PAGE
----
It boasts not only the Queen of Scream herself -- Jamie Lee Curtis is back as Laurie Strode -- but the archetypal victim of Psycho violence, her mother, Janet Leigh, in a teasing but substanceless cameo. The past two decades have been hard for Laurie: though she has a good job as headmistress of a boarding school, a callow teenage son (Josh Hartnett), and an understanding boyfriend in the school's guidance counselor (Adam Arkin), she still wakes up screaming. With Halloween coming on and her 17-year-old son now the same age as she was when the masked knife wielder first struck, she realizes what we knew all along -- Michael Meyers is back.

To its credit, H20 taps into the pathology underneath the mayhem -- Michael is, after all, Laurie's brother, and most of the victims are sexually active. For the most part, though, the film's only dynamic lies in who does, or doesn't, get it. As for what evil lurks behind that death-white mask, maybe in another 20 years some filmmaker will get it right.

-- Peter Keough


Billy's Hollywood Screen Kiss

Tommy O'Haver's giddy, glib romantic comedy walks proudly on the wild side, and though it bats its eyes at high melodrama like a shameless hussy, the director's stylistic verve and carefully barbed wit keep it on the straight and narrow. Sean P. Hayes stars as O'Haver's alter ego, Billy, a struggling photographer more concerned with his prospects in love than his career. Both get a jumpstart when he meets Gabriel (Brad Rowe, a dead ringer for Brad Pitt), a buff coffeeshop boy who dabbles as a bassist and model. Gabriel agrees to pose for Billy's "Hollywood Screen Kiss" photo spread, but as Billy quickly learns, Gabriel is straight -- or so he thinks. What ensues is a comedic series of erotic misfires and tempered miscommunication.

As a visual artist, O'Haver stretches his small production-budget dollar to impressive lengths, creating witty and lush side imagery that suggests Priscilla, Queen of the Desert trapped on the set of Austin Powers. But as a storyteller he layers the film with too many heavy-handed diatribes about gays, straights, and "Can't we all just get along." Hayes and Rowe create a genuine chemistry, and Carmine D. Giovinazzo is delightfully outlandish as a stoned-out cabin boy. There's a lot of good work here -- perhaps next time O'Haver will be less straight with his vision about being gay.

-- Tom Meek


Jazz on Film

Art Pepper: Notes from a Jazz Survivor and Dexter Gordon: More Than You Know are compelling documentaries made by Don McGlynn about late, great American sax players, one white and one black, whose lives were wrecked by drug addiction and debilitating prison terms. They came back, though indelibly wounded, to play with soaring elegance and power. Jazz as survival.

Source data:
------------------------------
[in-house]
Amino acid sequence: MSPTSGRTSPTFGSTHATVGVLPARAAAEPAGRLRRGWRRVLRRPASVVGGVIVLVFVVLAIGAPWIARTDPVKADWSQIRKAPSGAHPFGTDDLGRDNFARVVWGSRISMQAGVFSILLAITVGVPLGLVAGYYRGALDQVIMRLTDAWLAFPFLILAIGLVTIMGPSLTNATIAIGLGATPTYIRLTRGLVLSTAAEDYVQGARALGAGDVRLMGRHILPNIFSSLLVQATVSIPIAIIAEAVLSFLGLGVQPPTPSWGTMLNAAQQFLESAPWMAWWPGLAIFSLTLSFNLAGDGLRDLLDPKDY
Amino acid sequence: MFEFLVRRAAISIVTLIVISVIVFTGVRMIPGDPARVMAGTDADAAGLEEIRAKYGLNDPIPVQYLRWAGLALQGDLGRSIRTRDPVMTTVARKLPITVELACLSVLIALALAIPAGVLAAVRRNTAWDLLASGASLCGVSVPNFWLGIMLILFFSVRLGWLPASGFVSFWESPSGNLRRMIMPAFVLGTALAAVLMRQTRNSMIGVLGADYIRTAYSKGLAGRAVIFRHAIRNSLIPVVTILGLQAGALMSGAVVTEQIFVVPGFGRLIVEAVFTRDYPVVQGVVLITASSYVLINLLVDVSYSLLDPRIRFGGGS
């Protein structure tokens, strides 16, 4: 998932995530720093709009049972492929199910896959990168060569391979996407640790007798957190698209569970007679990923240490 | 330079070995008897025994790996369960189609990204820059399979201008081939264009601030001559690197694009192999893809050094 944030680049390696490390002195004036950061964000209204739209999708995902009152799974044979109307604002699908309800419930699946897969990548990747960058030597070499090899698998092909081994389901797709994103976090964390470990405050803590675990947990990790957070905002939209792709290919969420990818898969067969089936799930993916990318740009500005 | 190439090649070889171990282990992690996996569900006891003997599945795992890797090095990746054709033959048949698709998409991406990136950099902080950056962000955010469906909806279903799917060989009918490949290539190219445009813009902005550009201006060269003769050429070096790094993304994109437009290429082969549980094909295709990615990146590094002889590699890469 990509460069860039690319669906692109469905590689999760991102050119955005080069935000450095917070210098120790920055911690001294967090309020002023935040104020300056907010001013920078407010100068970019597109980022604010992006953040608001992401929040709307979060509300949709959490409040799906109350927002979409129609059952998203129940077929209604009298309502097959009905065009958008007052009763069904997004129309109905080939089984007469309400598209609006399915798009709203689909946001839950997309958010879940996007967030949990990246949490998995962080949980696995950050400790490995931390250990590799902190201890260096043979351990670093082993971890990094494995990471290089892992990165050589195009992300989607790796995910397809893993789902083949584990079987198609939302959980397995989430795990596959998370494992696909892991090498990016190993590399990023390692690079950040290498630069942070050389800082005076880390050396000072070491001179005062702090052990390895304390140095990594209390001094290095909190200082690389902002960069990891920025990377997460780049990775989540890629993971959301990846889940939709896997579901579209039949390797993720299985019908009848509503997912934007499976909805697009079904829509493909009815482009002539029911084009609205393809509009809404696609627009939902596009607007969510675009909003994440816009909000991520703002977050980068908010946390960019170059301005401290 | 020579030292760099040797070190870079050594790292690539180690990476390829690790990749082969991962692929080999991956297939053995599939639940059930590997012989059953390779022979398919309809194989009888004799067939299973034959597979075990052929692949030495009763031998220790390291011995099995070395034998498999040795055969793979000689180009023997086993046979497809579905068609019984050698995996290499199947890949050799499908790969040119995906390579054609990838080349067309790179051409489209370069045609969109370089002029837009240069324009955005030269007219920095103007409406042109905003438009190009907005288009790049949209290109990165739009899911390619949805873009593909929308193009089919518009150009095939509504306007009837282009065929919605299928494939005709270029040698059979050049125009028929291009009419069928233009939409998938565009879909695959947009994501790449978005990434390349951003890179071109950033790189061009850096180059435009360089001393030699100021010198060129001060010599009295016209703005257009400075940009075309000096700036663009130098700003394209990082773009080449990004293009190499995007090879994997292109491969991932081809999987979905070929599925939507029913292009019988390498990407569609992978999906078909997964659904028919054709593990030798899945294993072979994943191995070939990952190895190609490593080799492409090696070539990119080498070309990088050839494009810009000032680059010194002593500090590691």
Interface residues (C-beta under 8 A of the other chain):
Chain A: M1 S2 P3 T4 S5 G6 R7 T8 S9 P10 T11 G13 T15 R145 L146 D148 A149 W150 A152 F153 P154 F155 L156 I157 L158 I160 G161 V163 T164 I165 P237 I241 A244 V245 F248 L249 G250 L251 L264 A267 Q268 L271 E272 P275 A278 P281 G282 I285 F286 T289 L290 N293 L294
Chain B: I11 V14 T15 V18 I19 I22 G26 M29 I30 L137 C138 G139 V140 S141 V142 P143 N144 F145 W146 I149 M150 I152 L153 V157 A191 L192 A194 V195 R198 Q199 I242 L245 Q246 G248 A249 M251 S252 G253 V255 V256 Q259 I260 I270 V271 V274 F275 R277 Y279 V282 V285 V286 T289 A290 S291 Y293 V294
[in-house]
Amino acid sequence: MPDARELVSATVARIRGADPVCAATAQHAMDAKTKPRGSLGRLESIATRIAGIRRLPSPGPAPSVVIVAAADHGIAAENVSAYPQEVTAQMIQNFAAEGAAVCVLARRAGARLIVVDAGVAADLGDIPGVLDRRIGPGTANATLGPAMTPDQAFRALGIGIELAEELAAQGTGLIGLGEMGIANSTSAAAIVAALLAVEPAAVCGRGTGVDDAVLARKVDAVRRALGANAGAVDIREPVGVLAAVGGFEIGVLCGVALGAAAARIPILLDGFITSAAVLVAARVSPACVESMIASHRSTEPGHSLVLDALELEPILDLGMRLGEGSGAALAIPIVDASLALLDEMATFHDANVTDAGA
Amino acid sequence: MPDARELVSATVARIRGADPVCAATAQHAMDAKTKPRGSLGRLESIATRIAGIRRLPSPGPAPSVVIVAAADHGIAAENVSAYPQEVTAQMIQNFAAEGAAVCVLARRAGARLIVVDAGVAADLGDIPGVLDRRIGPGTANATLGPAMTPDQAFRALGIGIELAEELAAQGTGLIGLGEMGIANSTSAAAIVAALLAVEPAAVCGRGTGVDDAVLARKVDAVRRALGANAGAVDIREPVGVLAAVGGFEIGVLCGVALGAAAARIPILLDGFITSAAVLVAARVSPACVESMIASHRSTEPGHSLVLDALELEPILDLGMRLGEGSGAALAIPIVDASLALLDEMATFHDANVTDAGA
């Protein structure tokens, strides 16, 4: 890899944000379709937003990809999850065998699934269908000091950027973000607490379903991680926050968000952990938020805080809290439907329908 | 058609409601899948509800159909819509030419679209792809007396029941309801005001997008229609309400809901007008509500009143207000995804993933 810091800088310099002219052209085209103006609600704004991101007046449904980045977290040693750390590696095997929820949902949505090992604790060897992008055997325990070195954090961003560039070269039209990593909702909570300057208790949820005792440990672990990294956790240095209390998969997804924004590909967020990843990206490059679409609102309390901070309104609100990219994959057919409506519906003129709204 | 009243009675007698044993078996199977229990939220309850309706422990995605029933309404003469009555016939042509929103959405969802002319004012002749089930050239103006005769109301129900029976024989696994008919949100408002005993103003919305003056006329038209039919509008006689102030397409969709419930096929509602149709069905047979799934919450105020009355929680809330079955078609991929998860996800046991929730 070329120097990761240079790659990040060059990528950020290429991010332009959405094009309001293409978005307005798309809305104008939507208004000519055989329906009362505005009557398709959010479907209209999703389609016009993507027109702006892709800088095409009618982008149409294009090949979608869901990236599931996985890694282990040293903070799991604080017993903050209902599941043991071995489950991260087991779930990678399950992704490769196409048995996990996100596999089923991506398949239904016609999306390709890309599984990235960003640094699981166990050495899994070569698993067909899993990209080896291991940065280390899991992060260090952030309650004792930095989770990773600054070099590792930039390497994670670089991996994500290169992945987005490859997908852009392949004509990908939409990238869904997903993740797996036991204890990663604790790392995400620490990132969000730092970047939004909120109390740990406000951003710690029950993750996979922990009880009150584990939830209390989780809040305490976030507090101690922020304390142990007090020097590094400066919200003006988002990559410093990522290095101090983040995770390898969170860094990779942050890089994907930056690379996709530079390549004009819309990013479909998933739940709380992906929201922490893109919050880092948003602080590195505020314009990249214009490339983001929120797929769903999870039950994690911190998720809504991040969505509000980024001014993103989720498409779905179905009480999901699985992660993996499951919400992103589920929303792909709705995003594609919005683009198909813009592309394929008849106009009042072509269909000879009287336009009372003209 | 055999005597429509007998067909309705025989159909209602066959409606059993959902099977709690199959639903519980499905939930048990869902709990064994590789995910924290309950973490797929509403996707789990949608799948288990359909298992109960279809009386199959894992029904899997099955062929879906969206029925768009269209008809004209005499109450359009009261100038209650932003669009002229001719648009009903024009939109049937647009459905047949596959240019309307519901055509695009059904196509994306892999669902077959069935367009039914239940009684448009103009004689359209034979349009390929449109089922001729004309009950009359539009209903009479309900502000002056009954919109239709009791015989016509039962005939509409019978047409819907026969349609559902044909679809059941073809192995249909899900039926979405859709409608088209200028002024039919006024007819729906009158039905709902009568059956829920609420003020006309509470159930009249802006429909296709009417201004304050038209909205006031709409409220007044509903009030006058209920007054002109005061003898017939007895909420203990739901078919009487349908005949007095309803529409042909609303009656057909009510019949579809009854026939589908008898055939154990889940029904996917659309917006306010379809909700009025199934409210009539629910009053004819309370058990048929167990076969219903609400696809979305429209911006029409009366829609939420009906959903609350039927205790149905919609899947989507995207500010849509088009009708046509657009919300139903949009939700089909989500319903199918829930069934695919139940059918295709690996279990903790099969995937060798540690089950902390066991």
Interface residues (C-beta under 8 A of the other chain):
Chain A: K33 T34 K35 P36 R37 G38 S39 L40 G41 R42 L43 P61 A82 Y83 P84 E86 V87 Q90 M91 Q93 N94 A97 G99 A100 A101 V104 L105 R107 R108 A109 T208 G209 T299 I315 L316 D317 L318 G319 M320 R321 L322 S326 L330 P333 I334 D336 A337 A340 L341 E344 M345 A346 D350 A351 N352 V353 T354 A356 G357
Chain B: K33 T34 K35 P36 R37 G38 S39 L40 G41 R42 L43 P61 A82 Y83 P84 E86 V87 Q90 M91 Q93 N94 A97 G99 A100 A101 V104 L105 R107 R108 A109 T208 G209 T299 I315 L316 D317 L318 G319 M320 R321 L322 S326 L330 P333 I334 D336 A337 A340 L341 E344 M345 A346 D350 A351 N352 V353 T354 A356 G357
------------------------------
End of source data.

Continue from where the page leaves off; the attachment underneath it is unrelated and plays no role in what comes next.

Art Pepper (1925-1982) was a leather-jacketed punk, an On the Road Dean Moriarty type, into women and, even more, into junk. "If this is what the devil's got, that's what I want," is how he described the ecstasy of first shooting up. "Heroin is this thing at the end of a rainbow. It warms your stomach, like lying you down in a meadow." He ran over several wives, committed dark crimes to feed his habit, and landed in San Quentin.

He was rescued by his third wife, Laurie, who became his business manager, helped him to hold his drug habit more or less in check (he was known to supplement his methadone with cocaine in later years), and lived comfortably with his brash ego. "I'm a genius. I can't think of anyone who plays better than me," Pepper declared to the camera for this historic 1982 documentary. He proves it in some soulful alto-sax solos with his quartet, all recorded live at Pasquale's in Malibu.

In contrast Dexter Gordon was a gentle, sorrowful man weighed down by his hard breaks, with the sweetest, saddest smile. For this 1997 documentary made for Danish television, McGlynn slides through Gordon's half-century of tenor sax, from breaking in at age 17 with the Lionel Hampton band to late days (he died in 1990) living and playing in Copenhagen. There's some wonderful Gordon music in this film, from straight-ahead bebop to warm, melodic tunes, but everything feels tragic: McGlynn puts Gordon in the context of black giants of jazz -- Ben Webster, Bud Powell -- who staggered about in exile in Europe.

Does anyone recall that Gordon was nominated for an Academy Award for his autobiographical role in Bertrand Tavernier's Round Midnight (1986)? A highlight here is Gordon's audition for the film, in which he told a World War II story about punching out his captain and being dishonorably discharged from the military. "In the army we were in a Negro unit with pink officers," Gordon began, a masterful opening sentence for a novel.

-- Gerald Peary